This is a rather time consuming project as far as locating a plastic source, getting the seaming process down and assembling the tank. Plan on at least a weekend to practice with Acrylic edge routing and seaming, and more time if youíre not satisfied with the results.
The first thing to do when deciding to attempt this project is coming up with the desired tank size. This will determine the amount & thickness of material required.
Keep in mind, a taller tank will require thicker (and much more expensive) material, and keeping waste to a minimum is a major concern. Try and design your tank to accomodate full 4'x8' sheets. You should get a graph tablet and try and see how much tank you can get into two or three sheets. I can get a 190 gallon tank, including two overflow boxes out of 2 sheets, it just takes some planning. If time permits, I can give you measurements to maximize your sheets, just email.
Finding a plastic supplier can be a rather challenging event. Unfortunately, pricing can fluctuate dramatically from one source to another. You really need to call around, and a large city with several suppliers usually yields the best results. Be sure to have them include the cutting in their prices. Again, a well thought out plan will also keep the cuts to a minimum.
All Acrylic used for Aquariums should be Cell-Cast. Do not use Extruded for anything taller than 12" tanks
Basic thickness guidelines are as follows and only applies to tanks 8 feet or less in length:
|1 to 12 inches
|12 - 18 inches
|18 - 24 inches
|24 - 30 inches
These are just guidelines and have been used by most of the commercial tank builders, the Acrylic manufacturers recommend thicker sheet, but the above recommendations have been "field-tested" over time and have proved reliable. Obviously, if money isnít an issue get the next thickest size, it surely wonít hurt.
This article will only apply to square or rectangle tanks to keep things as simple as possible. The basic tank layout is as follows:
The side panels are sandwiched between the front and back panels and the four panels rest on the bottom piece. The top section is typically one piece resting on the four panels with cutouts for the lids. It can also consist of a center brace and perimeter bracing (although this is best left to more experienced builders).
When getting your cut sheet together to submit to your plastic shop, keep these things in mind:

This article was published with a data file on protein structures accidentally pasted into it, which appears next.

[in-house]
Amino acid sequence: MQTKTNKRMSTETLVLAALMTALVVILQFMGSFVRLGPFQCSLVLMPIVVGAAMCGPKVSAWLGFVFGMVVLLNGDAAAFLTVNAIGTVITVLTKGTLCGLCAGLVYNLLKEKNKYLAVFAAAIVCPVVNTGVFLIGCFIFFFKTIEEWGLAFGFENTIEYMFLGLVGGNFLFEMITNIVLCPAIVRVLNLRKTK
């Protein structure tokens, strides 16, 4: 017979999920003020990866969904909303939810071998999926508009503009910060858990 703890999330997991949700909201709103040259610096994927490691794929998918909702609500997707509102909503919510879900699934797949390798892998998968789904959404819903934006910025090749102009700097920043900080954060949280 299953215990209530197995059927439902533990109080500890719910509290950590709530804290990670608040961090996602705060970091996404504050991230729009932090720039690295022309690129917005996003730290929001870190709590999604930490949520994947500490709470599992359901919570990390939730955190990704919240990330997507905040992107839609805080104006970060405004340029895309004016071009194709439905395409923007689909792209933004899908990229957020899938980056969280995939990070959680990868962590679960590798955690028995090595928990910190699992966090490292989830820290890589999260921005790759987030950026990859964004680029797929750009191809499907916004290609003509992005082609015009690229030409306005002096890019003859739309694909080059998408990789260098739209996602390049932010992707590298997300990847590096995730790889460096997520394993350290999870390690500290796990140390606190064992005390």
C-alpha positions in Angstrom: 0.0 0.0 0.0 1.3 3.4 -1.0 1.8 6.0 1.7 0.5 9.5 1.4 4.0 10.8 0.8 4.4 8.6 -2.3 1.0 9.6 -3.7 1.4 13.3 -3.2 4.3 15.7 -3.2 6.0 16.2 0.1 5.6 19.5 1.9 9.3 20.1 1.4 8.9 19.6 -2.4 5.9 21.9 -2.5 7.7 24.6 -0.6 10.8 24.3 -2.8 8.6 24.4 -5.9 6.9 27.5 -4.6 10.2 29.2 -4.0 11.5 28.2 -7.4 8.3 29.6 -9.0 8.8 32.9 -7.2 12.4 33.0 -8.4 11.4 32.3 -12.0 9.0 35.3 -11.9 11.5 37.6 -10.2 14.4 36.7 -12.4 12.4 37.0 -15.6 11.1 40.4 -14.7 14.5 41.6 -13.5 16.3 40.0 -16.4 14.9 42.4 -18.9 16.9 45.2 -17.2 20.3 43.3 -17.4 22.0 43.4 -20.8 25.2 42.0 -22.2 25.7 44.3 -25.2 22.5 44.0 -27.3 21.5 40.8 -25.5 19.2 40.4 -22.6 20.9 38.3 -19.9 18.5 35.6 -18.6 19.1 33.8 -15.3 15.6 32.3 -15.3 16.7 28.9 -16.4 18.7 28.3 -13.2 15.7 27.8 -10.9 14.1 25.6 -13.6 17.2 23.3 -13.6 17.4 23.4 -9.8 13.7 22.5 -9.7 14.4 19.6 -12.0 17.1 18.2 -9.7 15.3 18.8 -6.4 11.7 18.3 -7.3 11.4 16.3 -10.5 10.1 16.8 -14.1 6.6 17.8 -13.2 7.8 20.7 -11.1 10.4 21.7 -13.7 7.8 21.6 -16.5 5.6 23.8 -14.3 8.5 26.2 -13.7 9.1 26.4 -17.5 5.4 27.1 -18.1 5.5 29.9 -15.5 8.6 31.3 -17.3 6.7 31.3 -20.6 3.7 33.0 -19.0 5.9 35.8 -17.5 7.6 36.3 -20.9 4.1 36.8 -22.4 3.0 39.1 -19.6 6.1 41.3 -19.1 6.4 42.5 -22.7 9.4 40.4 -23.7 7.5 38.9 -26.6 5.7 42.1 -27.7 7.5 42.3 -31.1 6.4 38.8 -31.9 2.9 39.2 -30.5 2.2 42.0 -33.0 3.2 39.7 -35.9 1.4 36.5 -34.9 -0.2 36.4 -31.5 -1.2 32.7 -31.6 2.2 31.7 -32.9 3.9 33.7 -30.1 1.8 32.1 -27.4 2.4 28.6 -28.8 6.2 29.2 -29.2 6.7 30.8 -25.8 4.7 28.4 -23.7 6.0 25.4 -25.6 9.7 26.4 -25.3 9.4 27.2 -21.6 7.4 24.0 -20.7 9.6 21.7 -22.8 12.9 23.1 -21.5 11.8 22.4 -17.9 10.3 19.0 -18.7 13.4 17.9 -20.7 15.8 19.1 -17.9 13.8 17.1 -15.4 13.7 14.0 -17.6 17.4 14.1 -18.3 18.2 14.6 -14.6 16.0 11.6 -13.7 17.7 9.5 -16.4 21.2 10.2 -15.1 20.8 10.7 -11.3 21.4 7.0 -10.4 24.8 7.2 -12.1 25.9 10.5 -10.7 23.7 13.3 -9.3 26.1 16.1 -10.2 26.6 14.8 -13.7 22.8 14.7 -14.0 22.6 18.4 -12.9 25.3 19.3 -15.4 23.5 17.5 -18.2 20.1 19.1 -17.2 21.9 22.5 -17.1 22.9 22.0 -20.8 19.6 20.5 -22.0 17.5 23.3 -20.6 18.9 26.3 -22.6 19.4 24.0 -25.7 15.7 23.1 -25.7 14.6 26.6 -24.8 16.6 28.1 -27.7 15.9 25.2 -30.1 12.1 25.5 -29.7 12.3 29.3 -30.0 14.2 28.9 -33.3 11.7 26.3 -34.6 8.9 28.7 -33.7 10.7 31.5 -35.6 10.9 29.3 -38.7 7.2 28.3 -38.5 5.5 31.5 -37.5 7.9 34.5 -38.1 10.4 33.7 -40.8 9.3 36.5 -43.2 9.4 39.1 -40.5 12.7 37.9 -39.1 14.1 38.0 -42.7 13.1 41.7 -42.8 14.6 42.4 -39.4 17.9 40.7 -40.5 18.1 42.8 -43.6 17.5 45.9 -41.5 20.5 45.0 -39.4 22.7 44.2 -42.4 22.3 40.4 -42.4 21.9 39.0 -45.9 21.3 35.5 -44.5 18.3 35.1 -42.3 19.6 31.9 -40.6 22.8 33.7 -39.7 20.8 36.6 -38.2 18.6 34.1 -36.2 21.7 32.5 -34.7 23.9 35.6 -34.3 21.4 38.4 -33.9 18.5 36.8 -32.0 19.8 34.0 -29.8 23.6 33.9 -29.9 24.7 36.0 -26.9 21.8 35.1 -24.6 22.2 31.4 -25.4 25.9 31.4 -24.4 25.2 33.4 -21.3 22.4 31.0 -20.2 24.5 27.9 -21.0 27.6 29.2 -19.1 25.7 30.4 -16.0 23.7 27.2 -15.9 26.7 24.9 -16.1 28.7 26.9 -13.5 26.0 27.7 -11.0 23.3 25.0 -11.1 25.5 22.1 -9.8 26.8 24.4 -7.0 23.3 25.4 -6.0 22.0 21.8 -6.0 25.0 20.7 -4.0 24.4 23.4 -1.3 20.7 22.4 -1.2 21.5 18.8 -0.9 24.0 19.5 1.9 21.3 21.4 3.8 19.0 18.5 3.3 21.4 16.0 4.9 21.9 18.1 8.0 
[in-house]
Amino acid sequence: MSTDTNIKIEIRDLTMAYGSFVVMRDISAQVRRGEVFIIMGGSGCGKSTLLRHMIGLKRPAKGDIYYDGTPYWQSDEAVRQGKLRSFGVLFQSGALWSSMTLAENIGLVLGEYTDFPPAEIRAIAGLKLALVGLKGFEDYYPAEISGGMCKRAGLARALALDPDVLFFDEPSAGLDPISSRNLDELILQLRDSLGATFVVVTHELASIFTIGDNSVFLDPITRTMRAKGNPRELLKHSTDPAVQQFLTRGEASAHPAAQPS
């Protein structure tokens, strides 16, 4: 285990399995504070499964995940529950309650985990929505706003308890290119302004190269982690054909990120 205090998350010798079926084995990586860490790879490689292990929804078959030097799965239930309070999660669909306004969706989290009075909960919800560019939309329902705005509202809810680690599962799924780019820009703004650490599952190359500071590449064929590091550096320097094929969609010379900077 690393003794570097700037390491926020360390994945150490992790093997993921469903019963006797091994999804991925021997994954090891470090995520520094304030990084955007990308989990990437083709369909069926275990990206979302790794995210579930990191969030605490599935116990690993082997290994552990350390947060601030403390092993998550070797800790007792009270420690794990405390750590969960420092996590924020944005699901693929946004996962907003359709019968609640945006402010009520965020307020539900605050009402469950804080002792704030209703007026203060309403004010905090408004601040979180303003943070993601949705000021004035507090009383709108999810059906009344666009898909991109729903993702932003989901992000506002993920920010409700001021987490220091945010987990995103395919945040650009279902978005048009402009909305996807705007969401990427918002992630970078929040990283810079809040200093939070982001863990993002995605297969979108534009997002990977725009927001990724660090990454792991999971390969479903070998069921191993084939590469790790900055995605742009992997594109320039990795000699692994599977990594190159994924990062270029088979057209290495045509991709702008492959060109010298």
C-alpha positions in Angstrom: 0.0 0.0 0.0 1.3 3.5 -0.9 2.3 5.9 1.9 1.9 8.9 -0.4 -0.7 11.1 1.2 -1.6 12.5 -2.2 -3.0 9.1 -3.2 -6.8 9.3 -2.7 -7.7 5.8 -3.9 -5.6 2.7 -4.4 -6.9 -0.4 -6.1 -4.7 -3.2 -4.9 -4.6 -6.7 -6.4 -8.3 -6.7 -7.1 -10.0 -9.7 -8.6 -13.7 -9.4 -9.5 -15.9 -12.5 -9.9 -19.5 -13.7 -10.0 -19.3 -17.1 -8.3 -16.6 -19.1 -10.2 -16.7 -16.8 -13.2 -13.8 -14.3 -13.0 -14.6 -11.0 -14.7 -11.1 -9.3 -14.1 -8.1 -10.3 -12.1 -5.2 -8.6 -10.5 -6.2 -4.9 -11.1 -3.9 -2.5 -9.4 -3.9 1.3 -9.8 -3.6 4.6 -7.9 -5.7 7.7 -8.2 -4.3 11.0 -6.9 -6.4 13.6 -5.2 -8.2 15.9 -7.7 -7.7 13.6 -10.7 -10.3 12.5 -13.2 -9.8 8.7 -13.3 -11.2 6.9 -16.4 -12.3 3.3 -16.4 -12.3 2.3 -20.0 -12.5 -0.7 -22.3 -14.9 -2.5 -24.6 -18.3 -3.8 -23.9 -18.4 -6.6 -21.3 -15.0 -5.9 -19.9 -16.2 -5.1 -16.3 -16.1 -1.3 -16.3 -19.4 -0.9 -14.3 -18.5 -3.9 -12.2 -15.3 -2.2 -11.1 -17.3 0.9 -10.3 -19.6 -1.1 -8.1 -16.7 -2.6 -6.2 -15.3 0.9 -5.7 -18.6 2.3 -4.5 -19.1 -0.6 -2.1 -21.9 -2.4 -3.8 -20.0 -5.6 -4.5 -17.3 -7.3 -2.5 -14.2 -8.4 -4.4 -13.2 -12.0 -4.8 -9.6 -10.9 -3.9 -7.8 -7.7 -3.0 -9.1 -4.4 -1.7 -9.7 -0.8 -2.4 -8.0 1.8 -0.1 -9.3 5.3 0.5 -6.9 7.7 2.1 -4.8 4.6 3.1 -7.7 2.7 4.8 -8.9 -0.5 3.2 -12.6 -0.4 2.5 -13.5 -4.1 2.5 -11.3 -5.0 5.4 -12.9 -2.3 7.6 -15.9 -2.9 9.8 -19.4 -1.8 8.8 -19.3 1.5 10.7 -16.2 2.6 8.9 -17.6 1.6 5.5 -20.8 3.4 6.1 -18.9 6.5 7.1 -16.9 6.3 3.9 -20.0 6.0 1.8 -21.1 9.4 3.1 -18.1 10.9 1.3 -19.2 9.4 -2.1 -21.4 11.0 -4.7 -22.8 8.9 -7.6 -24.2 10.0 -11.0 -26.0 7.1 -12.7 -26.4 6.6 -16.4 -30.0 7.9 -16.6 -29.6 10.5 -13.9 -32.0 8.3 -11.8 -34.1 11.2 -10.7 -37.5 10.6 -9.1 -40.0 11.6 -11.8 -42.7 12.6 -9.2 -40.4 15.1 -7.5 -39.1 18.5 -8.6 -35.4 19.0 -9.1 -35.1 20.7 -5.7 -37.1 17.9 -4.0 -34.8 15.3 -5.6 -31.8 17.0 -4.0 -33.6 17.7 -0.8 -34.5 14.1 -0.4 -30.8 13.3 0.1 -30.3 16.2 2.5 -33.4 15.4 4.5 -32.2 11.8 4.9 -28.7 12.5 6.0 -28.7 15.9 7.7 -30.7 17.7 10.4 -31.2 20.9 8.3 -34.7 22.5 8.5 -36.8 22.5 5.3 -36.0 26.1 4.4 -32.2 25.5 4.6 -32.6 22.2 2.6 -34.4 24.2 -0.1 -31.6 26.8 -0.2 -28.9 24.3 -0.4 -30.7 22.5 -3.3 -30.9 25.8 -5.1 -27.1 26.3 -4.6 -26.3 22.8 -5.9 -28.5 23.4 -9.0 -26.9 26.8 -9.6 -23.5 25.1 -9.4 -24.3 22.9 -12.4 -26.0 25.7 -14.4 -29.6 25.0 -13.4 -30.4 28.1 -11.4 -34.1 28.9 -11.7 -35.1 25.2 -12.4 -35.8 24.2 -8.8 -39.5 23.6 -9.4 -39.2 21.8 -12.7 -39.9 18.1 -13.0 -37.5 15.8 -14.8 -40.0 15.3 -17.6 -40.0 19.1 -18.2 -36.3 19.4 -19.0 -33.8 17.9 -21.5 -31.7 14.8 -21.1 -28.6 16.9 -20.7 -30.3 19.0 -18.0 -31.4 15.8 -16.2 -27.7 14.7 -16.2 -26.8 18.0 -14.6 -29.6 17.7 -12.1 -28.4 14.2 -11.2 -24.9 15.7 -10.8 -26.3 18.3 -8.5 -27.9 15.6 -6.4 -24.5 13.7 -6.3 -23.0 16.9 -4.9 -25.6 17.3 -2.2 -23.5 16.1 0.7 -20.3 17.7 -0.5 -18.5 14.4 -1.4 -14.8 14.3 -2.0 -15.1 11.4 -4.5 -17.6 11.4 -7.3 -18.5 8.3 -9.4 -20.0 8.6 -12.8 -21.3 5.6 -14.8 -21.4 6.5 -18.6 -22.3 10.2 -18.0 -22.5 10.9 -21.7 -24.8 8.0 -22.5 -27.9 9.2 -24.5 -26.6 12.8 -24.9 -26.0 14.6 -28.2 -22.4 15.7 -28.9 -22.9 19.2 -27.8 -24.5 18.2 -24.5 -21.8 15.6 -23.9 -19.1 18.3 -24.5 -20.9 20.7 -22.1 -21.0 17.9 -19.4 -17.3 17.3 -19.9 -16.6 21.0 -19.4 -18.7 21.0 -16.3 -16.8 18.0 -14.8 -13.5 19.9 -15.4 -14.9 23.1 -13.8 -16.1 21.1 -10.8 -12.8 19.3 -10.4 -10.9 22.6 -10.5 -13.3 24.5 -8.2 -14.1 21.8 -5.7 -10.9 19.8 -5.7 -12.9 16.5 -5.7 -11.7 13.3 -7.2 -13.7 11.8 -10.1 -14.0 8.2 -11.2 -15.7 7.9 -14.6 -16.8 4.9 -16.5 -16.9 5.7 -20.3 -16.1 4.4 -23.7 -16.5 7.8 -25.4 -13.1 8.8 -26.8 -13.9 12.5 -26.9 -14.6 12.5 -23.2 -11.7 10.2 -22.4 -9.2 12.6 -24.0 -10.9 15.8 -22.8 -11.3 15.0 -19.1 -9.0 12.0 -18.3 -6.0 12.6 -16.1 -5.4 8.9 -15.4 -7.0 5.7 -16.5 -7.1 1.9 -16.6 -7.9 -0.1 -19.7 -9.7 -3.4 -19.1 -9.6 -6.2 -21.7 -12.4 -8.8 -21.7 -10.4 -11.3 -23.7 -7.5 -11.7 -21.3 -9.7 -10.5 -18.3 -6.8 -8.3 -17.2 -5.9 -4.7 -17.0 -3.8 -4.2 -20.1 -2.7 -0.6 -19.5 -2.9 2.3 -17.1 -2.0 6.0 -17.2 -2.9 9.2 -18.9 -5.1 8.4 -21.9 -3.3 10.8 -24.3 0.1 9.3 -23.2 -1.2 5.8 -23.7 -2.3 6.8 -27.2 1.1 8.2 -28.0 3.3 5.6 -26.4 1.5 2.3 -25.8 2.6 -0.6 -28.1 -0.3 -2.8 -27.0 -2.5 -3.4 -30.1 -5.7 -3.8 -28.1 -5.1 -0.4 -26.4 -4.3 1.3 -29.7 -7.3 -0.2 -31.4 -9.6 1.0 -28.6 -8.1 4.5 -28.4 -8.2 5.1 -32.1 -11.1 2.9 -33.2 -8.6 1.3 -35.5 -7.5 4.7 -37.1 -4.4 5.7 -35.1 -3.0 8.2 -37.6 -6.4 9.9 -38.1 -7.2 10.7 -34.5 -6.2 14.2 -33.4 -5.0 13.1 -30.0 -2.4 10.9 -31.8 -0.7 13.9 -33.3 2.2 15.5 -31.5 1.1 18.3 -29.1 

- All cuts made at the acrylic shop will remove aprox. 1/8" from the piece (the width of their saw blade), take this into account when getting your cutsheet together.
- The front,back, and side panels will all be the same height. Keep in mind, the final height will include the top & bottom sheet thickness added to the height of the vertical panels.
- The bottom and top panels should be 1/4" longer than the length of the front & back panels (to allow for seaming)
- The bottom & top piece should be also be a 1/4" longer than the width.
- The desired tank width minus 2 x the sheet thickness will give you the length for the side panels.
- You MUST allow 1/16" extra on each side that will be edge routered. This will give you the desired final dimension after your edge prep.
The following edges need to be router prepped for seaming:
|Top & Bottom
|| No router prep
|Front & Back
|| Router prep top & bottom edges only
|| Router prep all 4 edges
To keep it simple, a tank 70" long, 18" high, and 15" wide would require the following:
- 3/8" Acrylic Cell-Cast sheet
- The front, back and side panels will all be 17.25" high + 1/8" (for router prep on both edges). This makes the final height 18", since you add 2 x the sheet thickness (2 x 3/8"=.75") for the top & bottom panels.
- The bottom and top panels will be 70.25" long and 15.25" wide
- The side panels will be 2 x 3/8" (.75") minus 15" = 14.25" + 1/8" (for router prep on remaining two edges)
Hopefully this makes sense. Once you lay it on paper and see the following pictures it should become clear.
When you order your plastic, let them know youíre building a fish tank and need the cuts to be very accurate. Like pieces should be within 1/16" of each other. Bring a tape measure with you to the shop and verify the cuts. Donít accept short cuts. If the piece is a bit long thatís OK; you can router it down later. All shops have a scrap bin. you MUST get scrap to practice with. They may charge for scrap but itís still money well spent. If itís free, get as much as theyíll let you take.
The key to successful tank building is seam preparation & solvent application. If you have wavy, uneven edges you wonít get a quality build. The best way for an occasional tank builder to achieve quality edges is with a reliable straight edge and a quality router. If you have access to a router table or more professional equipment, even better.
Let's get started.
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